How to eat before, during and after ready-set-goMarch 9th, 2011
If you’re thinking of running a marathon or half-marathon this spring, odds are that you are well into the swing of training. With a significant increase in the number of training miles to log, these races require you to think not only of how to improve day-to-day eating habits, but also your best strategies to fuel your long runs and races. Last week, we took a look at the nutrition issues for the 5 and 10 km distances; today, we’ll cover the longer distances.
Allen McInnis / Postmedia News files
Chocolate milk is a good recovery beverage for marathoners
Jennifer Sygo, National Post · Monday, Mar. 7, 2011
THE HALF-MARATHON: DO YOU NEED THE CARBS?
As mentioned last week, stored carbohydrate, known as glycogen, is one of the limiting factors for any endurance sport. Roughly speaking, the average person can store about a pound of glycogen in their muscle tissue, or enough to sustain about two hours of running, cycling, or swimming, or other endurance sport.
Since the half-marathon takes an average of about two hours to complete, running out of glycogen can start to be a concern. For those who train on a diet that includes a mix of whole grains, fruits, starchy vegetables, and beans and legumes, glycogen depletion is probably not a major issue, but if you gravitate to a lower-carb lifestyle, you might find yourself “hitting the wall” (or bonking) during your longer runs or on race day. Once you run out of stored glycogen, your tired muscles are forced your muscles to switch to other fuel sources (mostly fats) to generate energy, but since this process is not as quick or efficient as burning carbohydrates, you inevitably find yourself running like someone who has had a refrigerator delicately placed on their back.
Wall-hitting types can push it back by adding more carbohydrates to their usual diet, which helps to top up glycogen stores for both training and racing (note that, as you become better trained, you will rely less on carbohydrates and more on slower-burning fats as fuel, so good training is also important for effective racing). Another alternative is to have a carbohydrate-based meal or snack between 1 and 3 hours before you start your run or race. At the very least, this will ensure that your blood sugar is still elevated for the start of your run, allowing your muscles to use the sugar from your bloodstream first, before tapping into the fuel in your muscle. Simple pre-run snack ideas that shouldn’t upset your stomach can include ripe bananas, whole grain pita or English muffin, or lower fibre cereals or granola bars.
In terms of hydration, there is a good chance that you can become dehydrated during a half-marathon, so getting accustomed to grabbing water or a sports drink, even if it is just at a fountain along your usual route, is helpful. While sports drinks aren’t crucial for the half-marathon (unless you are already running low on glycogen), interesting new evidence suggests that taking a few sips, or even just rinsing your mouth with a sports drink, can actually result in improved performance. It seems that the sensation of the carbohydrates in your mouth triggers the body to pick it up a notch, so to speak, as though the fuel had actually been consumed.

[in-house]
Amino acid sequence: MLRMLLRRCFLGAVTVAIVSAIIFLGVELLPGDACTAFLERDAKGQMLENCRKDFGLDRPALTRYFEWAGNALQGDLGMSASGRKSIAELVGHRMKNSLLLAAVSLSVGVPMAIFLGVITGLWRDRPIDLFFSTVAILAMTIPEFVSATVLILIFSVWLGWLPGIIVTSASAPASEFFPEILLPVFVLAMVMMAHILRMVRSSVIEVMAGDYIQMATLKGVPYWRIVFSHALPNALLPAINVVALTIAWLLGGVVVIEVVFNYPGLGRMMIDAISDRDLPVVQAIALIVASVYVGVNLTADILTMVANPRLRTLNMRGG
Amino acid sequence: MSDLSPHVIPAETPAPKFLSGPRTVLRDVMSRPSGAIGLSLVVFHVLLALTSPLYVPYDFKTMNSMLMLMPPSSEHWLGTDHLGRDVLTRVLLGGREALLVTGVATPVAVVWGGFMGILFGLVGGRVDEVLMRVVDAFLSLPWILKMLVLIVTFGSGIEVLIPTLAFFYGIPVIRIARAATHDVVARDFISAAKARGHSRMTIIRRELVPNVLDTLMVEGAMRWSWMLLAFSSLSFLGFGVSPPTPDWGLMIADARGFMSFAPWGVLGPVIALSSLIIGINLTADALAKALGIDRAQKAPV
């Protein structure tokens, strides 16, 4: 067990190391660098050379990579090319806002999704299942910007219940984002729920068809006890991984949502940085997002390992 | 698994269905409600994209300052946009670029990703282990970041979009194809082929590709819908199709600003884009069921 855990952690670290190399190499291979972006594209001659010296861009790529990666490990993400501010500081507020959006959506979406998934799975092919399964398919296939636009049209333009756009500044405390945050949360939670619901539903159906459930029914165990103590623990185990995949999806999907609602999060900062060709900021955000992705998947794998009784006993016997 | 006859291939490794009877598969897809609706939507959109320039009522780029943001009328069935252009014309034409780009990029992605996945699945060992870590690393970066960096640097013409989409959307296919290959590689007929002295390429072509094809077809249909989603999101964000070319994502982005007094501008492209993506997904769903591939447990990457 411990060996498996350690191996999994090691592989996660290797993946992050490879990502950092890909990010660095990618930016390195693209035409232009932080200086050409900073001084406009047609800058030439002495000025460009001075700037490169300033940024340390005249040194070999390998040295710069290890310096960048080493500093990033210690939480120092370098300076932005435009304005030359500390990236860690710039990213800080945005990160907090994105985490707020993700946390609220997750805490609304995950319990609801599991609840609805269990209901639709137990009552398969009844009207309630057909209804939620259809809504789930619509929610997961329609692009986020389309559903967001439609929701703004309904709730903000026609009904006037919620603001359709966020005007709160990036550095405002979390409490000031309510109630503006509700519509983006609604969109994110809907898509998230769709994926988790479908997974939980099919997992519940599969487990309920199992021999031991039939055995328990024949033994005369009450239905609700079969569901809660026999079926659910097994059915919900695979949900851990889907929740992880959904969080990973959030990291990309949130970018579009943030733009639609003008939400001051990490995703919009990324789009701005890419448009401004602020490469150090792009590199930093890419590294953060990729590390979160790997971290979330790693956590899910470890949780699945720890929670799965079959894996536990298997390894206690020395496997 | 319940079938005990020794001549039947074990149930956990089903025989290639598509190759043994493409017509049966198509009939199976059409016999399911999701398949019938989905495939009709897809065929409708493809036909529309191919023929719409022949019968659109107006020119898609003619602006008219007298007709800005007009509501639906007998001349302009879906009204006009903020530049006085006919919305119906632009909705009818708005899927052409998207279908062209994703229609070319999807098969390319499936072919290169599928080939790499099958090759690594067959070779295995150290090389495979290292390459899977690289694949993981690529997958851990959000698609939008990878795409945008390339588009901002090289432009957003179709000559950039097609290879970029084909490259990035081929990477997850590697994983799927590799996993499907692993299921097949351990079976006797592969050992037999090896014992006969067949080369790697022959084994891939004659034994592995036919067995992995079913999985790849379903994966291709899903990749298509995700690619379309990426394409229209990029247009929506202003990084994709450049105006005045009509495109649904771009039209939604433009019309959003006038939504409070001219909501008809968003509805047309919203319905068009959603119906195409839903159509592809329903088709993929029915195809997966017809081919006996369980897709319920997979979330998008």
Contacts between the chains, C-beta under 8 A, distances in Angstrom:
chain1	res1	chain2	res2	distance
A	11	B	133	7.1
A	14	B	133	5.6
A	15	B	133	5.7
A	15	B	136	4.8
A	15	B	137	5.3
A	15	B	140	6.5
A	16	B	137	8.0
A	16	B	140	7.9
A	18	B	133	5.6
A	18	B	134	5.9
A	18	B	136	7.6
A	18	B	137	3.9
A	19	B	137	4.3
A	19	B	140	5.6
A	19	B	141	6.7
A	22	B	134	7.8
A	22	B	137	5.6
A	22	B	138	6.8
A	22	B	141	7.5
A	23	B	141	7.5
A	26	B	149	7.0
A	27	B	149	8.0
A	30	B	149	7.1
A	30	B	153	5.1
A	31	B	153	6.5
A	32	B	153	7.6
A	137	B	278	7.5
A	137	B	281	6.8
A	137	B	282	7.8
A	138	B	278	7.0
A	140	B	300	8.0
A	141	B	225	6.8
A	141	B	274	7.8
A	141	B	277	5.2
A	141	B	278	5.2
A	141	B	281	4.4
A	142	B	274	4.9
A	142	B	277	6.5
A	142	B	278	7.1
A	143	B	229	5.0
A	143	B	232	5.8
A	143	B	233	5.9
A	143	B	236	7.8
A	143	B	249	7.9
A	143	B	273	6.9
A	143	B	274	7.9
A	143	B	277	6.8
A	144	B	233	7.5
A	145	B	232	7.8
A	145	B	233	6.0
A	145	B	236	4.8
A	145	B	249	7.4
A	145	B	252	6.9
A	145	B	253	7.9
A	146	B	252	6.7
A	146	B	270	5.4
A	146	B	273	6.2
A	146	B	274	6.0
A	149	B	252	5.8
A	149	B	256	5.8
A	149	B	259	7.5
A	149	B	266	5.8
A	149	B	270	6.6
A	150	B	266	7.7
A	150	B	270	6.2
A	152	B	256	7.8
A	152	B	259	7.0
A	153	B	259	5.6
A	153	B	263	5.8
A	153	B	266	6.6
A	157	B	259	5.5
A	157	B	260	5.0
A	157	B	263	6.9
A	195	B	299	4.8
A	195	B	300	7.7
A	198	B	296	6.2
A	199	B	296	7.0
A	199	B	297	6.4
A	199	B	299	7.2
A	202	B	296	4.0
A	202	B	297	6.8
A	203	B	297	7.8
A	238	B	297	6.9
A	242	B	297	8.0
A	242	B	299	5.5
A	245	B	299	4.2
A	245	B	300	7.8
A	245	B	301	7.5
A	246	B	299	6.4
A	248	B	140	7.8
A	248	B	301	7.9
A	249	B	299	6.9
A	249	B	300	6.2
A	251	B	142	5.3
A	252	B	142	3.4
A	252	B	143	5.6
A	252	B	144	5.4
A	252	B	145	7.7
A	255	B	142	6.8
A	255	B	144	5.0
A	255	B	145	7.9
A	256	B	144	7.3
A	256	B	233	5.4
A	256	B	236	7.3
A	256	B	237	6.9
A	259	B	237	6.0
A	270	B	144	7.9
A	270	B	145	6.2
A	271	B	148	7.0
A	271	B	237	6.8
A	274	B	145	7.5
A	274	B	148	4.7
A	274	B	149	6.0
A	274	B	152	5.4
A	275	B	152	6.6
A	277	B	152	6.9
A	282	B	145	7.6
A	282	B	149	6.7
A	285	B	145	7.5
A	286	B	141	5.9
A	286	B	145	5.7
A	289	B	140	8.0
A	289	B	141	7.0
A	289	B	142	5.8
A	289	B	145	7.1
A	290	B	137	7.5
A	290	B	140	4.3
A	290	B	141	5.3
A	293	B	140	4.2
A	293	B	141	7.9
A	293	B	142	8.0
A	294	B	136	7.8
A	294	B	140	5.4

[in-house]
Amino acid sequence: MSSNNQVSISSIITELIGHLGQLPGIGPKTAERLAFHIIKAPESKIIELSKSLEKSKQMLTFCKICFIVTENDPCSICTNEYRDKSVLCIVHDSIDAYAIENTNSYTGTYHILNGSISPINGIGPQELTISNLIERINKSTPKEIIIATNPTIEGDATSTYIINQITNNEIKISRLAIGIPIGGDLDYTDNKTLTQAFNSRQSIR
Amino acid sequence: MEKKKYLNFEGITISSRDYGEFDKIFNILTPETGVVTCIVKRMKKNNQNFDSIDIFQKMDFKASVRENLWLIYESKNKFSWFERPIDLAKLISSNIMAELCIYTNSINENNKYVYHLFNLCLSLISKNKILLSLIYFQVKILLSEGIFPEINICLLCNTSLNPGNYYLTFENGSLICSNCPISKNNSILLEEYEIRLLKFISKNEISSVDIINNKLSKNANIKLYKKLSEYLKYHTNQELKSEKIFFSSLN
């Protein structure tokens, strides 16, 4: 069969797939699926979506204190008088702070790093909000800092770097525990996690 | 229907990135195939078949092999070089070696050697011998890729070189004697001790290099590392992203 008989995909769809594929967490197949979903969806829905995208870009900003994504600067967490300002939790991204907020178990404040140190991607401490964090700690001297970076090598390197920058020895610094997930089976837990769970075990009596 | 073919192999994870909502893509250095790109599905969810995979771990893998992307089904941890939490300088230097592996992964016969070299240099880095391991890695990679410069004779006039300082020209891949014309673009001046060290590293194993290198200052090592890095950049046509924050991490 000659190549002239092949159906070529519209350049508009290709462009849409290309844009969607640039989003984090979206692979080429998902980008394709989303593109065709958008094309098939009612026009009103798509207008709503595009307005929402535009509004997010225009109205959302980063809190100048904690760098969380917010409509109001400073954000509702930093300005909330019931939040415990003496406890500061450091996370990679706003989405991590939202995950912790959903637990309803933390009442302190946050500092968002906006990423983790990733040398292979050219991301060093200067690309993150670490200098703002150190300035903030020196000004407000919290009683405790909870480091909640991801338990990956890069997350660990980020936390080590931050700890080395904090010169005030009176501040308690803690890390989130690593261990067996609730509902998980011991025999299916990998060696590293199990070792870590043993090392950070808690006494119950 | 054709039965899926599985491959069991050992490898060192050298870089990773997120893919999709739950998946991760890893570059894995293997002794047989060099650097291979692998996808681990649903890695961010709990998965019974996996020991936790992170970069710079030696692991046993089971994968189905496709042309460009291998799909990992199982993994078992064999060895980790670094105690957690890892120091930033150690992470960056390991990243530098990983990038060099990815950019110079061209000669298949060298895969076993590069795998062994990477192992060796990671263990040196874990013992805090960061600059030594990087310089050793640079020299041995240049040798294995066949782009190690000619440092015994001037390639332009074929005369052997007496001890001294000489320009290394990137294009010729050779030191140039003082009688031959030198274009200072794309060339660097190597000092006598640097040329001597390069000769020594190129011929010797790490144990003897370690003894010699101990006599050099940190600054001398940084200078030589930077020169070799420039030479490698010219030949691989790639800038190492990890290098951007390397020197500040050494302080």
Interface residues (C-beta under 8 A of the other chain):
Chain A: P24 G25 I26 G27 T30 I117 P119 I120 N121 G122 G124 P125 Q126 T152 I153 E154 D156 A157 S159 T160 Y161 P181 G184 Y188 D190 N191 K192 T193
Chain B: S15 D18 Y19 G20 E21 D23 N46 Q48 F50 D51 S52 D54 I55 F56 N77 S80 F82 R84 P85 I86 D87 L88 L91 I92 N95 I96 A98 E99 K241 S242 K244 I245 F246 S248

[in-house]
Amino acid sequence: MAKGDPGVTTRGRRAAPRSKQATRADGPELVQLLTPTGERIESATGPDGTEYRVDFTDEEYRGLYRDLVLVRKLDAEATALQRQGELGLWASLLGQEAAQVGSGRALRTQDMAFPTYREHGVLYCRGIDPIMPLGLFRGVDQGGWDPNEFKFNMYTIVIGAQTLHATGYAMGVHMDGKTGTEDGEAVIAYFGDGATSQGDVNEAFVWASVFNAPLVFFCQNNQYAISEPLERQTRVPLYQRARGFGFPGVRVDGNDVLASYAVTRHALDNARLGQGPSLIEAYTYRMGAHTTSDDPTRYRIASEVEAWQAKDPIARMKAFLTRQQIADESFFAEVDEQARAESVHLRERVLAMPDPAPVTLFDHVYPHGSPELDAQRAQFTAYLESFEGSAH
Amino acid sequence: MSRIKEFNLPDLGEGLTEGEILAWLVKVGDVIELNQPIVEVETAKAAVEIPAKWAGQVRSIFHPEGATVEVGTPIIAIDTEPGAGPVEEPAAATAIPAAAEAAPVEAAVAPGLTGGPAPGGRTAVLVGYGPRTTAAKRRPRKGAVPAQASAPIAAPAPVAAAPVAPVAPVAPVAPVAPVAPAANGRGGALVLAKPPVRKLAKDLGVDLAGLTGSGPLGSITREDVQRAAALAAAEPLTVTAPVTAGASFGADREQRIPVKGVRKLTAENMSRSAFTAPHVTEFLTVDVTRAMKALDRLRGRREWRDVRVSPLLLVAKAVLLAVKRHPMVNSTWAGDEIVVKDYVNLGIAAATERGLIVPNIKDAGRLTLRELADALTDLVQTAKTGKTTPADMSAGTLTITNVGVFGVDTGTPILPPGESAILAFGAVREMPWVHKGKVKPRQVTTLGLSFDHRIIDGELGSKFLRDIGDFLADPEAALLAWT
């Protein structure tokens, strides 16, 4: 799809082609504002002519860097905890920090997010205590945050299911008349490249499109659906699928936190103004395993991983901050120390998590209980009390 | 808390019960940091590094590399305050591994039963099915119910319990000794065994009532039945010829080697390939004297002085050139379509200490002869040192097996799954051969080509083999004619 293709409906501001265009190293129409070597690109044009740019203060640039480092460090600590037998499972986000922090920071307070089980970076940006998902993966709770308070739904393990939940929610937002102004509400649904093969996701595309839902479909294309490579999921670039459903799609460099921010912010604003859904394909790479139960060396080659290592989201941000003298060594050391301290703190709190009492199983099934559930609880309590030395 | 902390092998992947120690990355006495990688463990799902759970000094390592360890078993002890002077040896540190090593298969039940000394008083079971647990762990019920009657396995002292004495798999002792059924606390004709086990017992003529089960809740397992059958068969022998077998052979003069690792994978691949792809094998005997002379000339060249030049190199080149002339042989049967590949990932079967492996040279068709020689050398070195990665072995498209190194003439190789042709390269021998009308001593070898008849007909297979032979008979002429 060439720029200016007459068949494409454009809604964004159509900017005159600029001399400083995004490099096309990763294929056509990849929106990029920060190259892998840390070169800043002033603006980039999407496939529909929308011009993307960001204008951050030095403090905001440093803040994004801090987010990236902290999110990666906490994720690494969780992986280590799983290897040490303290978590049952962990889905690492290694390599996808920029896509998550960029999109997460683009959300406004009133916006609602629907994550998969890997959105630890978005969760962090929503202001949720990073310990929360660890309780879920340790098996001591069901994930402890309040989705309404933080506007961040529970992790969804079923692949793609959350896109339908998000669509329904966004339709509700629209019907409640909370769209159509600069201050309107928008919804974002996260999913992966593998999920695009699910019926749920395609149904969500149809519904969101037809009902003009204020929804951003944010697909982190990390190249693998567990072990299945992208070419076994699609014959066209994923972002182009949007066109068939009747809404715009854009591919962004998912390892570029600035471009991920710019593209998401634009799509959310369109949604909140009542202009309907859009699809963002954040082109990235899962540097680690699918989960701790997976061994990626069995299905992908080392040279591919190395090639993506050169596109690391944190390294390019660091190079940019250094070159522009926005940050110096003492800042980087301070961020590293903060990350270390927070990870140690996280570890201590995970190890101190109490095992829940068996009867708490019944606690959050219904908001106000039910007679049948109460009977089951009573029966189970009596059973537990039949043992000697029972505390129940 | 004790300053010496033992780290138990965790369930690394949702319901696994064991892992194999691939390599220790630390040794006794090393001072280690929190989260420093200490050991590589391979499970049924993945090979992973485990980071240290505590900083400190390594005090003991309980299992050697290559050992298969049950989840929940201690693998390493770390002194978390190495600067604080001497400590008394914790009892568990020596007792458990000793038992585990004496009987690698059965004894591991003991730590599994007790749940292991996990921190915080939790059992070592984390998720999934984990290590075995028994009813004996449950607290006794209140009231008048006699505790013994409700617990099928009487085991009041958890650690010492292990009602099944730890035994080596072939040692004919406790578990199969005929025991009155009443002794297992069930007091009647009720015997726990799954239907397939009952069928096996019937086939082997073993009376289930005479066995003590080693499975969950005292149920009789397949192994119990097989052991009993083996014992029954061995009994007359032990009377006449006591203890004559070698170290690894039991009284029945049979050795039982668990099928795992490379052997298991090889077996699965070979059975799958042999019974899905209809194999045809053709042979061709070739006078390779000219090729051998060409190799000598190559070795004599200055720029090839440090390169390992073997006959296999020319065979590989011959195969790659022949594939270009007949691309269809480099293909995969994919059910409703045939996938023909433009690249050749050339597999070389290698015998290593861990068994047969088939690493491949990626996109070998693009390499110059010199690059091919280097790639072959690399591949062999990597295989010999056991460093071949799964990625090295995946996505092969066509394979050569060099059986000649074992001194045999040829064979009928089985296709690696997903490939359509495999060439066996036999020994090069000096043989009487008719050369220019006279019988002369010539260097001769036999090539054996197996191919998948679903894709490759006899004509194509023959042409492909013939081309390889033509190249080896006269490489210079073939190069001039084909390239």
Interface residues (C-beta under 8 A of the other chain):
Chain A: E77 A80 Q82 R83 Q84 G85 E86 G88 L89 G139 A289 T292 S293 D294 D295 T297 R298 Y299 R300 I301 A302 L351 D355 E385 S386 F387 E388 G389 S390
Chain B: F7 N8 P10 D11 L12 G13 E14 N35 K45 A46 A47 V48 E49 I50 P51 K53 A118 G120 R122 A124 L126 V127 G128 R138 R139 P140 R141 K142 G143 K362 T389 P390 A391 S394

THE MARATHON: TIME FOR A PLAN
If the half-marathon is a “maybe … maybe not” kind of race when it comes to the potential for dehydration and hitting the wall, the marathon is the distance that can humble even the most well-trained runner.
While maintaining a carb-rich diet is important for those training for the marathon, other issues such as recovery become increasingly crucial, especially if you are training on back-to-back days. When possible, plan to eat a snack that includes both protein and carbohydrates, ideally in the first half-hour after your long runs or cross-training sessions, to help to repair muscle damage and replenish glycogen. Chocolate milk is a popular option (it is higher in sugar than most beverages, but research suggests that can help speed recovery), but fruit-flavoured yogurt, a protein shake with banana and berries, or even a sandwich made with lean meat is a good option. In general, watch your fat intake during recovery: it can slow digestion and recovery, so you’re probably best to save foods like peanut butter, nuts, or cheese for a little later on.
Since even the most glycogen-replete athlete is bound to run out of carbs during a marathon, you’ll want to make a plan to consume between 30 to 60 grams of carbohydrates per hour of your run or race, starting at the latest by the 90-minute mark or thereabouts. Popular choices include sports drinks, gels, or gummies, but low-fibre carbohydrate foods such as ripe bananas, pretzels, granola bars, baby cookies, and fig bars are all reasonable options that are easy to digest and shouldn’t cause stomach upset if eaten in small amounts. Note, however, that concentrated sugars such as gels (which provide about 25 grams of carbohydrates in a tiny package) can upset your stomach if they aren’t taken with enough fluid. Ideally, each gel should be consumed with about 2 cups (500 ml) of water, which can help to dilute the sugar enough to be absorbed with maximal efficiency (most sports drinks are formulated to this optimal ratio of 4 to 7 grams of sugar per 100 ml of fluid).
Jennifer Sygo is a dietitian in private practice at Cleveland Clinic Canada (clevelandclinic.ca), which offers executive physicals, prevention and wellness counselling and personal health care management in Toronto.
Available at The National Post: http://www.nationalpost.com/life/before+during+after+ready/4398501/story.html